By Adrian Miedema
An Ontario judge has decided that a worker’s negligence — not the company’s — caused the worker’s death, overturning a conviction and fine in a Ministry of Labour prosecution against the company under the Ontario Occupational Health and Safety Act (OHSA).
The worker died when he cut a band holding steel coils together, without ensuring that the coils were stabilized. The coils fell on him. There were no eyewitnesses to the incident.
The company was found guilty at trial on one OHSA charge of failing to provide suitable “information, instruction and supervision” to the worker. The company appealed.
The worker had worked for the company for 18 years. He had received 80 hours of hands-on training from a fellow employee and had received other extensive safety training from the company. The company had safe operating procedures, some of which were not in writing, but that was not required by law.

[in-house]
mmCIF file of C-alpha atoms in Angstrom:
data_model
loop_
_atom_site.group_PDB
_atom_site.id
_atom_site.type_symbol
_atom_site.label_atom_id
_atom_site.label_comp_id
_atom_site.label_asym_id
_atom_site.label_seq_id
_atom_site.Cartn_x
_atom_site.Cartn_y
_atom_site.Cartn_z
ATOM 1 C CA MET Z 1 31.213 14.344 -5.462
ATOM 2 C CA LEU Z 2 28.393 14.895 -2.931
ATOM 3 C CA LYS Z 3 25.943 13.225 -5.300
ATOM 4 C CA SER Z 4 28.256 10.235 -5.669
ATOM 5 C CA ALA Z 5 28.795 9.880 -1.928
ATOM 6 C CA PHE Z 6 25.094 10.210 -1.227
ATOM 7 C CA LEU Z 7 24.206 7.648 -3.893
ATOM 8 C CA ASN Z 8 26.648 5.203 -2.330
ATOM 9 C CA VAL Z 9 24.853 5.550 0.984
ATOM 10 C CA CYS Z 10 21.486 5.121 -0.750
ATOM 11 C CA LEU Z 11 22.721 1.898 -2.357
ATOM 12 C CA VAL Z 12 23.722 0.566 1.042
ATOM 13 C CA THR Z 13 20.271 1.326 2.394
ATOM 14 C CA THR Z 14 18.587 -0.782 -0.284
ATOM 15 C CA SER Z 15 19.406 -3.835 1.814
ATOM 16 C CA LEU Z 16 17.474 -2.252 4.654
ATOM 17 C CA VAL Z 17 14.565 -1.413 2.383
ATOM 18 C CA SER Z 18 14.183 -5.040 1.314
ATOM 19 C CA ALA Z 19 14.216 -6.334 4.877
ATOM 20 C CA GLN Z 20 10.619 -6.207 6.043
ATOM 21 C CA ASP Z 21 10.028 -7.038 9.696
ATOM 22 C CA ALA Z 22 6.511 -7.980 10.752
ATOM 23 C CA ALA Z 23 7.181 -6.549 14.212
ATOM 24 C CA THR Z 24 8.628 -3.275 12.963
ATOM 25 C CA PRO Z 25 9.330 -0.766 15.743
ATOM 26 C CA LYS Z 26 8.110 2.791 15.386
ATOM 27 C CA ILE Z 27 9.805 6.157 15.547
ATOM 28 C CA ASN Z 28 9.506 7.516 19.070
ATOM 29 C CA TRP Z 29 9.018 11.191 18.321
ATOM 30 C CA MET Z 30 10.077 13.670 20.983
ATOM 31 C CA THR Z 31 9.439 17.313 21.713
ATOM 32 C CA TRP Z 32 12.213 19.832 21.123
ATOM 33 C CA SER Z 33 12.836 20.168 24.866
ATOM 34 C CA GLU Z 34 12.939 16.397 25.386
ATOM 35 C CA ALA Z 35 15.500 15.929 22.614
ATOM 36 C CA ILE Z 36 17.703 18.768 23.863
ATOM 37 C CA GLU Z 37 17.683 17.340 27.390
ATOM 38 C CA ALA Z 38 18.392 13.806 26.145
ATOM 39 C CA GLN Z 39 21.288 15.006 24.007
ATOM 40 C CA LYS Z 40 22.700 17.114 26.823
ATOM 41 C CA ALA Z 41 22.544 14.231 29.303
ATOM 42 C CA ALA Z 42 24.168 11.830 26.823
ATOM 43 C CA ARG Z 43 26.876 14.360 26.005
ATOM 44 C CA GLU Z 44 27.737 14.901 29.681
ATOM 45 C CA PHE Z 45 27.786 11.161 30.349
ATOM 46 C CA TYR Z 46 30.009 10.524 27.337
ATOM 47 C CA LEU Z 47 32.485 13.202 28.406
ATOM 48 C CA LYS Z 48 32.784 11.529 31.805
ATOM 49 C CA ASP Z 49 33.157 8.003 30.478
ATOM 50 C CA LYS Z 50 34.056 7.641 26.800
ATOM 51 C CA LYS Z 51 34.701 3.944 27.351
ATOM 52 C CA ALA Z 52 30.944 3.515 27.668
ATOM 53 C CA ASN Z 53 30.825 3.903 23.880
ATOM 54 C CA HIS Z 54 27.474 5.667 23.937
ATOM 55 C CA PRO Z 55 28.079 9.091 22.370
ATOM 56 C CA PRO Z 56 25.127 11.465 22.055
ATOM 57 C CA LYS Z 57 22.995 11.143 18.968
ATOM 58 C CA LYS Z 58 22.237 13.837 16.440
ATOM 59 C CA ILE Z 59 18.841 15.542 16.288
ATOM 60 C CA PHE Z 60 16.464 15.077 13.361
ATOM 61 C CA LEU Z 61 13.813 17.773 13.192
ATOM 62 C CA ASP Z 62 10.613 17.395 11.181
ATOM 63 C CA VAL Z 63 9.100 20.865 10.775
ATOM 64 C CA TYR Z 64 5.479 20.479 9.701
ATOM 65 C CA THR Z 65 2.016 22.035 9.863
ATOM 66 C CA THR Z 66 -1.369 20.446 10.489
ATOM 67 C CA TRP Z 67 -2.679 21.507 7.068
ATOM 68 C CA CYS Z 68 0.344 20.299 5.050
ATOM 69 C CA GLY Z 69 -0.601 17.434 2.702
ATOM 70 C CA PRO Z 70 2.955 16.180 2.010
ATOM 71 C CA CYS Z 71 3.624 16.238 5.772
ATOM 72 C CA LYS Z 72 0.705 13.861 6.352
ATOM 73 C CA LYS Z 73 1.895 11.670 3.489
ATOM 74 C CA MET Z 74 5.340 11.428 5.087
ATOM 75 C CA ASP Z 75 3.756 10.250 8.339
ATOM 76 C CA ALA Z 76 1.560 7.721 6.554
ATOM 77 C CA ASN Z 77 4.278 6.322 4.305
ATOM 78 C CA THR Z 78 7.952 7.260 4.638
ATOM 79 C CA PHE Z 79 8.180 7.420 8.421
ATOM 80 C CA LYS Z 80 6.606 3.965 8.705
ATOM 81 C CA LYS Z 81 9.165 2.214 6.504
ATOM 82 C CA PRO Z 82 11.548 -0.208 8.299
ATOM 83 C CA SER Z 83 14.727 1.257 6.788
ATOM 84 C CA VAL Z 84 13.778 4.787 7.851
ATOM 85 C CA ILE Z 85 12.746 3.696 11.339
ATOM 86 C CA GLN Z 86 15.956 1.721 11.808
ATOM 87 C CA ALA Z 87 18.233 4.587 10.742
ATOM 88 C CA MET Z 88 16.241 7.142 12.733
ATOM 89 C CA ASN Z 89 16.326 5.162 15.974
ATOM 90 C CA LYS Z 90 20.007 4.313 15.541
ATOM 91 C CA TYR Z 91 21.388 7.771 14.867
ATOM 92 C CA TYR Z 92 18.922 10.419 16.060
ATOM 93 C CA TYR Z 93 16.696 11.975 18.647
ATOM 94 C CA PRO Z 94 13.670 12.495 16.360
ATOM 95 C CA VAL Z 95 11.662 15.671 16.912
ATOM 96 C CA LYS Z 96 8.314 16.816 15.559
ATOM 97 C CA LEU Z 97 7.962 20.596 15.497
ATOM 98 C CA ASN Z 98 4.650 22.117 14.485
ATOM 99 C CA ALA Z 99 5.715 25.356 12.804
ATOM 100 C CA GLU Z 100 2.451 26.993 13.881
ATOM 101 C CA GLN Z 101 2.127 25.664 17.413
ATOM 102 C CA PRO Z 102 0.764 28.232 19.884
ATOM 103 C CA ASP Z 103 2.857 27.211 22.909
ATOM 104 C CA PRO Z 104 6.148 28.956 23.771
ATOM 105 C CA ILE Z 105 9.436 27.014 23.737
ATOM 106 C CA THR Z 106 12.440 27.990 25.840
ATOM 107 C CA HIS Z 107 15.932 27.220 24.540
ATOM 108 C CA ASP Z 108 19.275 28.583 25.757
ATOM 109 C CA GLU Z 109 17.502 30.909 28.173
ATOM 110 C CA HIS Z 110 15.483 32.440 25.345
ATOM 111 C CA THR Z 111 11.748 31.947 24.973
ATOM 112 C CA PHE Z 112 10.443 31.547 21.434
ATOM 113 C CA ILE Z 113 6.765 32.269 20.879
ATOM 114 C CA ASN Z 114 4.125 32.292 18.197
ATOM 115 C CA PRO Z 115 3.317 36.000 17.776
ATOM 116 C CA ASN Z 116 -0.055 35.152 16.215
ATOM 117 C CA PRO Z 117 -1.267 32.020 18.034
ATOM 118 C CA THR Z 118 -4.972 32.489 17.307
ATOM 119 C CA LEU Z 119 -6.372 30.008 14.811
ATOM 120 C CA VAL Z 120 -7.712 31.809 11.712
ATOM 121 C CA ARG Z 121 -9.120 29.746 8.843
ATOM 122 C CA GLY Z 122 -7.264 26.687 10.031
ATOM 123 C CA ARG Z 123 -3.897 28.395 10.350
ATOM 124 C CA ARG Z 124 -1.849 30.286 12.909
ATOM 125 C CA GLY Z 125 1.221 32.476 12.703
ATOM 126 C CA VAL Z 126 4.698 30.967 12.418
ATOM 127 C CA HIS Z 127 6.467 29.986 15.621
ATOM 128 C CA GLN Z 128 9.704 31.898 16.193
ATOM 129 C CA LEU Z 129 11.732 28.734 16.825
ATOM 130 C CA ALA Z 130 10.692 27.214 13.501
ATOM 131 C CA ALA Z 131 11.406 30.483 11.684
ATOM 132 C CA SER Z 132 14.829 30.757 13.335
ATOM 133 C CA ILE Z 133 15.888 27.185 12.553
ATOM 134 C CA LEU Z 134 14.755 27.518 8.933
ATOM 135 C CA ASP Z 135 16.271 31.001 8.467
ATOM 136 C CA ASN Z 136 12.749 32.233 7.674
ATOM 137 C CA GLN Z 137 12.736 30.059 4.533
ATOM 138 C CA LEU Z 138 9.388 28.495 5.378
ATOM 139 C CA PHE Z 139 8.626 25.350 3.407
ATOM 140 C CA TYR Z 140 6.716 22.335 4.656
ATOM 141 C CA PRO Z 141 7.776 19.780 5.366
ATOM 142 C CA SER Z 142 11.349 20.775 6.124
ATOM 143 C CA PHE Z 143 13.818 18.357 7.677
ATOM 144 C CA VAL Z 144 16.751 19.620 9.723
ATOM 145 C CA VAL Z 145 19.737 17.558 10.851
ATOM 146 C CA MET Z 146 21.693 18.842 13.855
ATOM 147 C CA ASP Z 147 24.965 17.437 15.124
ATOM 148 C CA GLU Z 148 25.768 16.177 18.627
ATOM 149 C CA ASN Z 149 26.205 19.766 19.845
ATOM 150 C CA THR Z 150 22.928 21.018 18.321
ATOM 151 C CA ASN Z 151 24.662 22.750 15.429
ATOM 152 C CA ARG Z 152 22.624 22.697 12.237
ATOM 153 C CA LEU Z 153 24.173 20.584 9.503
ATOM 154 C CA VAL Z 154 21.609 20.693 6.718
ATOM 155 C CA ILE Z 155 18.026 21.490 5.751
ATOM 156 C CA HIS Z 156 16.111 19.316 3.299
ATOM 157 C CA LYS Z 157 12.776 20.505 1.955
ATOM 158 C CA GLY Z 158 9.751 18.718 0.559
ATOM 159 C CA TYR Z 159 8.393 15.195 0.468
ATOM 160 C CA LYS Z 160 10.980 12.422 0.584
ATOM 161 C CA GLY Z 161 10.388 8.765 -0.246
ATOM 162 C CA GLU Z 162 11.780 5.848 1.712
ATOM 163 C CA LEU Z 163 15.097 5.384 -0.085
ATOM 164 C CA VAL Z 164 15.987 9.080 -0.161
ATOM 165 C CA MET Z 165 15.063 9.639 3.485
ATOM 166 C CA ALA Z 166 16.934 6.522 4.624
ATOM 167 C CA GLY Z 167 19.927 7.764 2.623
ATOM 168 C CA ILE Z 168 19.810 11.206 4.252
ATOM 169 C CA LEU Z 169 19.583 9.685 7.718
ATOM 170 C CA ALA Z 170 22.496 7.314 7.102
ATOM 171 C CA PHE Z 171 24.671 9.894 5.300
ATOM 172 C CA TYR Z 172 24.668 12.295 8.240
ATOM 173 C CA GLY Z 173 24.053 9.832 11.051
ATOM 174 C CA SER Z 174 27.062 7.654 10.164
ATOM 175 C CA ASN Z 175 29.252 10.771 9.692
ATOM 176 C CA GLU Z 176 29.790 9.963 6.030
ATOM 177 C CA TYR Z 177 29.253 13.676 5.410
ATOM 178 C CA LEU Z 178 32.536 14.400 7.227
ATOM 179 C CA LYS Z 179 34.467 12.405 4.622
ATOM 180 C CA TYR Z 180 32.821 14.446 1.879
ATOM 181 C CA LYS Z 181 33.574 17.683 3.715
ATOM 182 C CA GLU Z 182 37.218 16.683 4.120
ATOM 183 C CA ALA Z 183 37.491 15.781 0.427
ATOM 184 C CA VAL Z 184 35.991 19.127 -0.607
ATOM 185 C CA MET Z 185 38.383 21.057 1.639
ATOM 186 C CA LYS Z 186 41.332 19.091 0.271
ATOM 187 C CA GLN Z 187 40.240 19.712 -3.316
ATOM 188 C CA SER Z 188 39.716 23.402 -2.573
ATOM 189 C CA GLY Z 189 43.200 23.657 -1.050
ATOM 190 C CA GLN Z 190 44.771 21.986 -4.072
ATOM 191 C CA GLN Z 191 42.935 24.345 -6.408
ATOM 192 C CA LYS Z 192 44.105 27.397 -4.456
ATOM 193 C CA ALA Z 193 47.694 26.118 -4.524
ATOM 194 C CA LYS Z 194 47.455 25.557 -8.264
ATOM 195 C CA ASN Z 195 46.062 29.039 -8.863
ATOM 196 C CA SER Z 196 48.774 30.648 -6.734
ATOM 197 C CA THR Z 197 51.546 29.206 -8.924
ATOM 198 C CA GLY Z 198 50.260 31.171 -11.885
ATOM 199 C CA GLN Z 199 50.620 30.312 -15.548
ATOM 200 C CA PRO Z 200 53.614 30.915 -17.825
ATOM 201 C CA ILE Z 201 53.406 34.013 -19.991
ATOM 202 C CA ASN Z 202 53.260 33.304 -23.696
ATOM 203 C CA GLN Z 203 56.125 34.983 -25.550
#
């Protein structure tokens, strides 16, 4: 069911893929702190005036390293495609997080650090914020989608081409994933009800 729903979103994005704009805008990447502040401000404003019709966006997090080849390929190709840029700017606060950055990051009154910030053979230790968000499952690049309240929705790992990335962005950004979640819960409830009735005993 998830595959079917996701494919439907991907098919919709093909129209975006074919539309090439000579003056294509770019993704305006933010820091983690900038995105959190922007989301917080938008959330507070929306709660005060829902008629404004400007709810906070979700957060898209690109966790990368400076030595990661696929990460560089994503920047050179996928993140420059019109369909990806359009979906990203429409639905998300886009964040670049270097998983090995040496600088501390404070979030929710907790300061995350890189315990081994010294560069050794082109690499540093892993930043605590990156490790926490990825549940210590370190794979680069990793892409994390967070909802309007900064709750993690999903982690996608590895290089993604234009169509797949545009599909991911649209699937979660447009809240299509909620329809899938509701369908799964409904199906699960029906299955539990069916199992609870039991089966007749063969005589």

The judge decided that the court may consider a worker’s negligence in determining whether the employer was guilty of failing to provide the worker with suitable “information, instruction and supervision.” Also, the trial Justice of the Peace erred when she failed to consider the defence expert’s evidence that the design and layout of the work area were appropriate as were the established work procedures.
The court concluded:
“There was ample evidence of thorough and extensive employee safety training, and the accident was not due to a lack of it. It was the negligence of (the deceased worker) which caused it, something the company could not have foreseen. It is a tragedy because (the deceased worker) was a husband and father and a long time, valued employee.”
In the result, the judge allowed the appeal, overturned the finding of guilt on the training charge, and therefore set aside the fine.